According to the CDC, young adults accounted for 22% of new HIV diagnoses in 2015.
A video game that was conceptualized by Yale researchers hopes to help lower the incidences of young adults who contract sexually transmitted diseases, especially among those who are more at risk.
The video game takes teens through a series of simulated realities that relate back to their own lived experiences. The study focused on 300 students between the ages of 11 and 14, of the 300 some played what researchers called the “intervention video game,” while others played unrelated games.
“It was proof of concept,” explains Lynn Fiellin, M.D., associate professor of medicine at Yale School of Medicine and in the Child Study Center, according to ScienceDaily. “To our knowledge, never before has a videogame intervention been developed with such extensive input from its target audience, and tested through rigorous scientific methods over a long stretch of time, demonstrating that kids will engage in a game with serious content and learn things that impact the way they think and potentially what they do.”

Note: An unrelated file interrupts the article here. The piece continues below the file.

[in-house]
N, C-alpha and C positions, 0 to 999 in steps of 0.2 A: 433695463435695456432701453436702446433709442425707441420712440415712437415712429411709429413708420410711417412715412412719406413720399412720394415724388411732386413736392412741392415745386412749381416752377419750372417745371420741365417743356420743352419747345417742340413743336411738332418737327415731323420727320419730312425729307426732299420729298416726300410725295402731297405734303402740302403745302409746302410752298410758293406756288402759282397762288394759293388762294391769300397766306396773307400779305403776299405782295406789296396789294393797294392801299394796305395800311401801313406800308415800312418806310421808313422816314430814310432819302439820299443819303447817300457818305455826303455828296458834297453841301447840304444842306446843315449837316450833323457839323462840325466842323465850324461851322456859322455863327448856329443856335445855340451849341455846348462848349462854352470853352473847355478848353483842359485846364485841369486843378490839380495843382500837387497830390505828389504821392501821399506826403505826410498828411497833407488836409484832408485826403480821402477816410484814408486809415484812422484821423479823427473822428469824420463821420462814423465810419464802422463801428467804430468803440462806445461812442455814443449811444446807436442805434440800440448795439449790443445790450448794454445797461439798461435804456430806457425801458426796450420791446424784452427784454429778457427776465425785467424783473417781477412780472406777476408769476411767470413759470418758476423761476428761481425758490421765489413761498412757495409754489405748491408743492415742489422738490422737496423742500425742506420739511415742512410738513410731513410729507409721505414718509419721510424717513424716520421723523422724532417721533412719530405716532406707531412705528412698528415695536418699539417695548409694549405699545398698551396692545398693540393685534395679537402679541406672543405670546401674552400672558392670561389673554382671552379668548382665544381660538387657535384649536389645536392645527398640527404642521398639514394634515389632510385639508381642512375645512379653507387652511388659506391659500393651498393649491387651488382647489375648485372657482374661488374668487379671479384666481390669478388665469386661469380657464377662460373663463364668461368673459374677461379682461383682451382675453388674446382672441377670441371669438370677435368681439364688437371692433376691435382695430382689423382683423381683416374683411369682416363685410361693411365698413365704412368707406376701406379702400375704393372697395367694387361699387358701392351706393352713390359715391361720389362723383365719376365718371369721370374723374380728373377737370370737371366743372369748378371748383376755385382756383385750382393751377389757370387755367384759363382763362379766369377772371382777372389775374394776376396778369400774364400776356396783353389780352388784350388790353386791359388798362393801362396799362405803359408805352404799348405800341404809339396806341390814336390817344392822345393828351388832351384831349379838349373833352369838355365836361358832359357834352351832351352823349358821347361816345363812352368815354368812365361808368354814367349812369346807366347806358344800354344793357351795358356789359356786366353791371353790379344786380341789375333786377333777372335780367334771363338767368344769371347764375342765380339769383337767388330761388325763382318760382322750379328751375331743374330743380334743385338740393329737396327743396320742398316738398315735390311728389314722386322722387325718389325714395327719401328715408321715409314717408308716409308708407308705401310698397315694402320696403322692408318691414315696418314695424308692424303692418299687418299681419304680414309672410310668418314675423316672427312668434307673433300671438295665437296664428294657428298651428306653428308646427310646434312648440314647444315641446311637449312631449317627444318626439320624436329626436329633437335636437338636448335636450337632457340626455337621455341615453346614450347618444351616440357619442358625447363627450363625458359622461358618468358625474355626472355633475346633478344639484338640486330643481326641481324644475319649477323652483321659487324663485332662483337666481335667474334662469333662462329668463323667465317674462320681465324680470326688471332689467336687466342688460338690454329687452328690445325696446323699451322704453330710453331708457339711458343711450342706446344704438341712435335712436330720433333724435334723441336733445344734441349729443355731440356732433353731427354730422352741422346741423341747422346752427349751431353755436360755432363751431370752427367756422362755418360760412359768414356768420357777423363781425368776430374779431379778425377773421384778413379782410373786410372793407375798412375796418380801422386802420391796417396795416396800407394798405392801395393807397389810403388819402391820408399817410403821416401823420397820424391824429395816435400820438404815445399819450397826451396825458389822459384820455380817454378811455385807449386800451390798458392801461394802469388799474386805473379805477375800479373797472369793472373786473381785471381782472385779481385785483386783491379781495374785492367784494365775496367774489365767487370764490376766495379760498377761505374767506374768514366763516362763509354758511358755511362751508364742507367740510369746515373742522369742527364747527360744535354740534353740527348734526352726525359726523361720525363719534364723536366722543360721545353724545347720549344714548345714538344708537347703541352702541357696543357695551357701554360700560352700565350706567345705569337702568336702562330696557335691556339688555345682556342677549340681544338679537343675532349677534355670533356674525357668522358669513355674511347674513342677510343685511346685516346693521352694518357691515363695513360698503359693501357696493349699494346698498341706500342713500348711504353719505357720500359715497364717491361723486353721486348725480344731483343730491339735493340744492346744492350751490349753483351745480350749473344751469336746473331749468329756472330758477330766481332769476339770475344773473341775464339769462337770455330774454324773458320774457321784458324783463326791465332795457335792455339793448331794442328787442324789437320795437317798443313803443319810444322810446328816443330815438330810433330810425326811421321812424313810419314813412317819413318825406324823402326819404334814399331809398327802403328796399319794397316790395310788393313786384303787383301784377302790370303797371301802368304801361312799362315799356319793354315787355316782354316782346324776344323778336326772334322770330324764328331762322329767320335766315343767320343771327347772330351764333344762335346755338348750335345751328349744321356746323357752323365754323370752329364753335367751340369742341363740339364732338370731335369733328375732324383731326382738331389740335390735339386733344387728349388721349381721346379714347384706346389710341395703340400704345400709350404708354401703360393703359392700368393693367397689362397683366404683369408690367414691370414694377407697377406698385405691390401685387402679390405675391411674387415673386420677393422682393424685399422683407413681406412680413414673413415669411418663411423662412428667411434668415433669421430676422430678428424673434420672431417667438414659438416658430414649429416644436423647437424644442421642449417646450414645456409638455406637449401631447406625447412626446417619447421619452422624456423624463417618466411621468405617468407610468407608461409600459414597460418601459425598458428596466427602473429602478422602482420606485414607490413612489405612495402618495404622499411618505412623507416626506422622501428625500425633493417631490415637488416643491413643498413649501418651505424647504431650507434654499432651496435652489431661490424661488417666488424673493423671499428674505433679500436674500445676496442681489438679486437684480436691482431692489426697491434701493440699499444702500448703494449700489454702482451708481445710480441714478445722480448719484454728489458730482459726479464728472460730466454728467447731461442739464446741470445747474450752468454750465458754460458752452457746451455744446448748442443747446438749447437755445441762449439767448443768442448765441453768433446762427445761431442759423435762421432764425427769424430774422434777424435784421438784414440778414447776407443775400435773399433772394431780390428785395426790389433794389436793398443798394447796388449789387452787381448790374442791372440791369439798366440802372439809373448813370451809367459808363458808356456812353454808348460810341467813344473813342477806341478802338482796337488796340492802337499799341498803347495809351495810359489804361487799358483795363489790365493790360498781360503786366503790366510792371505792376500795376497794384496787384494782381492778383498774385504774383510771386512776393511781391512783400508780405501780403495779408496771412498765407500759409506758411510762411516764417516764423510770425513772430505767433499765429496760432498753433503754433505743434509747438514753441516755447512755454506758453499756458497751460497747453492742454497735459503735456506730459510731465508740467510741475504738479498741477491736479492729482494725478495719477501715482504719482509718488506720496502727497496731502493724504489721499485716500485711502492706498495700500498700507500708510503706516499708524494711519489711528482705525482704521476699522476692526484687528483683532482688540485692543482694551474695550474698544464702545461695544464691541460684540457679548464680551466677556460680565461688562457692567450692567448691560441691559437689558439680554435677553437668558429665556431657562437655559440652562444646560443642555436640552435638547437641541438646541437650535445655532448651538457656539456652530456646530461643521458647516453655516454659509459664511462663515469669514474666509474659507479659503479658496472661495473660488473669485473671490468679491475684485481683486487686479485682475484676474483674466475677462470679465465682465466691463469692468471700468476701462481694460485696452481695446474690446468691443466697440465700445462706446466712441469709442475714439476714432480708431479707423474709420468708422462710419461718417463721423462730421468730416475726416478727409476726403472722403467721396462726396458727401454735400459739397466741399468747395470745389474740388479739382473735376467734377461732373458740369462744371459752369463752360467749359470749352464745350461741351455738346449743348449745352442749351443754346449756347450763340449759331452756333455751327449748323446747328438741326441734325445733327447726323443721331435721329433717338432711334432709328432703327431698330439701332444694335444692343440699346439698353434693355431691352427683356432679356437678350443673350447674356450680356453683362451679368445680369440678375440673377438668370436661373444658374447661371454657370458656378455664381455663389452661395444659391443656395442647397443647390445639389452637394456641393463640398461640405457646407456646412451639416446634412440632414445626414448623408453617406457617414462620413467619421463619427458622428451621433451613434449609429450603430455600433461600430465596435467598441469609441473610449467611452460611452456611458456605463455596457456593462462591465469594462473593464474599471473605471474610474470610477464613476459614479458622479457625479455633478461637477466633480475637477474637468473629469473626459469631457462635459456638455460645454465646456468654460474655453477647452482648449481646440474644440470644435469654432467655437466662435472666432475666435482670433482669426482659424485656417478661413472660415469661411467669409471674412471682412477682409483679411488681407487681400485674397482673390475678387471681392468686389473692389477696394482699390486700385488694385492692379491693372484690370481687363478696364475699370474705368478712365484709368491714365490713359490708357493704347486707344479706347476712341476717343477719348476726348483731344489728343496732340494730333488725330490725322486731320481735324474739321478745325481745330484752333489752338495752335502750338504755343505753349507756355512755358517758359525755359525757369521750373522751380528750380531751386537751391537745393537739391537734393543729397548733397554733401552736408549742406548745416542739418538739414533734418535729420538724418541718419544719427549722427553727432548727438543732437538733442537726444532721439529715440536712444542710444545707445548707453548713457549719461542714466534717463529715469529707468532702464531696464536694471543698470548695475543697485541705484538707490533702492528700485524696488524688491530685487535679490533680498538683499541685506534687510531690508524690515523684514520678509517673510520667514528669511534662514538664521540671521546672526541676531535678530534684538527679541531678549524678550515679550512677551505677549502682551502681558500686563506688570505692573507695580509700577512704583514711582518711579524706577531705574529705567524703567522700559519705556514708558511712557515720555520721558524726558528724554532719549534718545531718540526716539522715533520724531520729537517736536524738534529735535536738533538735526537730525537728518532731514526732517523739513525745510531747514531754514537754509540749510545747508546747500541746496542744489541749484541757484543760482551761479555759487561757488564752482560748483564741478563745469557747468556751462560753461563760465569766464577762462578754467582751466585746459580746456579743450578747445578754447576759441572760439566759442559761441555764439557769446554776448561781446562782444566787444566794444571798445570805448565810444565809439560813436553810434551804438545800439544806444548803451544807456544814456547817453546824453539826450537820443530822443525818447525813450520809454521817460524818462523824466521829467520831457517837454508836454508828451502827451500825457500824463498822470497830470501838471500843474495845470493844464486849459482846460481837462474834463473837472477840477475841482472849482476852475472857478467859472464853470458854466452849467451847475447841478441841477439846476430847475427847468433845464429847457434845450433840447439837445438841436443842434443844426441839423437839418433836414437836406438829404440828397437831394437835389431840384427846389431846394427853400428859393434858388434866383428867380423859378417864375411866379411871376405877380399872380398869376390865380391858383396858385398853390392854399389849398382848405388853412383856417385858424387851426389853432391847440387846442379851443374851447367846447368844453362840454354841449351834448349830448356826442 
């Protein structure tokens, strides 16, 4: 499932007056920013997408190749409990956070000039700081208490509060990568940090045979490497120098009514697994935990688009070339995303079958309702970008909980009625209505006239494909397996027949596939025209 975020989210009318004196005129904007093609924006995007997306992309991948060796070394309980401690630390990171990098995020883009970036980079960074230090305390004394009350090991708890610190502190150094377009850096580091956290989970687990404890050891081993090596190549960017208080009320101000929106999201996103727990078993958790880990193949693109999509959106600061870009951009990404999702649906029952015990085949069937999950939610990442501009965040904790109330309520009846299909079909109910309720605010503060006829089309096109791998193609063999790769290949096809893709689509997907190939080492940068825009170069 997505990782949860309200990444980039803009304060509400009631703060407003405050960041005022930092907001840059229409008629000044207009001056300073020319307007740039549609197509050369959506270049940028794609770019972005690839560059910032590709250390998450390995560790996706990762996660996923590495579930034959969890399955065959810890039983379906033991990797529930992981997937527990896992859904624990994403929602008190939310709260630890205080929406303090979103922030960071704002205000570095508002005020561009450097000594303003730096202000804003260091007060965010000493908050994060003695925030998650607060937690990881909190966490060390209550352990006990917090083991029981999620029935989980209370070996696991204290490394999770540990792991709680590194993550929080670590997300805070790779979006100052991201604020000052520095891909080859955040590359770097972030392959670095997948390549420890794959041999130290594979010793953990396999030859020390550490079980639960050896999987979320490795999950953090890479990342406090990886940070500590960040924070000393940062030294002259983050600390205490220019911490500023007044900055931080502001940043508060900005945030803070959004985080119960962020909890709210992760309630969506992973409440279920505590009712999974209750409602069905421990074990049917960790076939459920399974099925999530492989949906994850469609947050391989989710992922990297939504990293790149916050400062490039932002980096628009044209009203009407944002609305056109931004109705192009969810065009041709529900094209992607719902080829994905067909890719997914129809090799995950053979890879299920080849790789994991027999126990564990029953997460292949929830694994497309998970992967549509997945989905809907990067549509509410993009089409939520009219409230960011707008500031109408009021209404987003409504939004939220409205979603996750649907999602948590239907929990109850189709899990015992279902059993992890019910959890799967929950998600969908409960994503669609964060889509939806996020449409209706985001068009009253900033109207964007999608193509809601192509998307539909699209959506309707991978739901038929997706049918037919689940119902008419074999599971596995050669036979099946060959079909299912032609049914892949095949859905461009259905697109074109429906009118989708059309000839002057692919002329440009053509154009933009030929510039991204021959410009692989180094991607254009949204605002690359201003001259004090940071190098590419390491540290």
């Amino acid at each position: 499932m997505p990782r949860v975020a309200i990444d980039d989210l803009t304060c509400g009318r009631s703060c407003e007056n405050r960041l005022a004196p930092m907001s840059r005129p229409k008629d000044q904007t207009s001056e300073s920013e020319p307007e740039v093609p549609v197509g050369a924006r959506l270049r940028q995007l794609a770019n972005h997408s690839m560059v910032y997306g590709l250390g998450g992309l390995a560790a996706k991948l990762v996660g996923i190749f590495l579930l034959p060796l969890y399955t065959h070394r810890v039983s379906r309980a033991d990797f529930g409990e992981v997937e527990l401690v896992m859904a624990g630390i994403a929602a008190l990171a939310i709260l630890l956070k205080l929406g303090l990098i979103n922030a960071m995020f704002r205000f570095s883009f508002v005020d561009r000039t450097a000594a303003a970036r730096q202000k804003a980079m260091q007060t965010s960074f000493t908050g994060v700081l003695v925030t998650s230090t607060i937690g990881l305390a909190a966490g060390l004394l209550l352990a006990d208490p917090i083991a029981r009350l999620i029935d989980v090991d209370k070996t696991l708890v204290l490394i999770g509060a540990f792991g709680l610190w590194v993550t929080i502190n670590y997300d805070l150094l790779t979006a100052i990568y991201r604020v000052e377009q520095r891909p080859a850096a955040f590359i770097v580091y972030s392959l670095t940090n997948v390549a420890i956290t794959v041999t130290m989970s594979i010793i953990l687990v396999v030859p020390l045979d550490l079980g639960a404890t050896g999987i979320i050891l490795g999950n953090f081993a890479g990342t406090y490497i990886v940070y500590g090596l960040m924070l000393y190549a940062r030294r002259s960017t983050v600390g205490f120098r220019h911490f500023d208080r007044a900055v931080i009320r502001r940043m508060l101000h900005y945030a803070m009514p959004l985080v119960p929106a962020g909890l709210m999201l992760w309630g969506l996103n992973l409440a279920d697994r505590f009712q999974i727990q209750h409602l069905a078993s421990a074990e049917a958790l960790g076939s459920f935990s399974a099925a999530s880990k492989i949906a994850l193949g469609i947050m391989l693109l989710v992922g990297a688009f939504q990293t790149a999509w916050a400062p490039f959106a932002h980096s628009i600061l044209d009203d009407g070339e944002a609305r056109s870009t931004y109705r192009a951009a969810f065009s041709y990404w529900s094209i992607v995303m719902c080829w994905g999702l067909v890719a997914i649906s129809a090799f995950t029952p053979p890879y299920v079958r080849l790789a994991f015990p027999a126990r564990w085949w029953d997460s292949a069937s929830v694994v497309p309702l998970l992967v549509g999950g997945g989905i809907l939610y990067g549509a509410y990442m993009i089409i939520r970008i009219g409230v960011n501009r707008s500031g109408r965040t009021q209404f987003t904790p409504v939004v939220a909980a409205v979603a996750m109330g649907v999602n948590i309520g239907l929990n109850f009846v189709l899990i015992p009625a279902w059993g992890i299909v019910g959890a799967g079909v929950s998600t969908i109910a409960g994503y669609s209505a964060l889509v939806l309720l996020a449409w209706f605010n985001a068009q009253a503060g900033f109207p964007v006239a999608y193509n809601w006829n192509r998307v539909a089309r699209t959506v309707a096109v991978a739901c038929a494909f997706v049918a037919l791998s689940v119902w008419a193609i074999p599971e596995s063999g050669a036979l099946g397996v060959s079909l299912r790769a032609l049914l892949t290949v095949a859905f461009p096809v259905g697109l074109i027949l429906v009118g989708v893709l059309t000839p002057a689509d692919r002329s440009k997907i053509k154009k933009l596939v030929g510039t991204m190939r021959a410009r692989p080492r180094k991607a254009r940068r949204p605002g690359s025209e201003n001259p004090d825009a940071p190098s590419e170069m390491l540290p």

The research study was specifically targeted to minority youth who could potentially be more at-risk due to the lack of information on topics like STDs.
The use of the video game — twice a week for six weeks, over 75 minutes — resulted in a noteworthy change in how much information was retained by the teens. According to the study, the teens’ overall thoughts on when to start having sex did not change, but their knowledge of pregnancy and STD risks did.
According to the CDC, of the 30% of high school students surveyed in 2015, 43% had not used a condom and 14% were not on any form of birth control. The reality of how less likely teens are to take preventative steps in their sex lives is why lead researchers were heartened by the results.
“We saw significant and sustained positive changes in terms of attitudes about sexual health and sexual health knowledge,” explain Lynn Fiellin, M.D., according to ScienceDaily.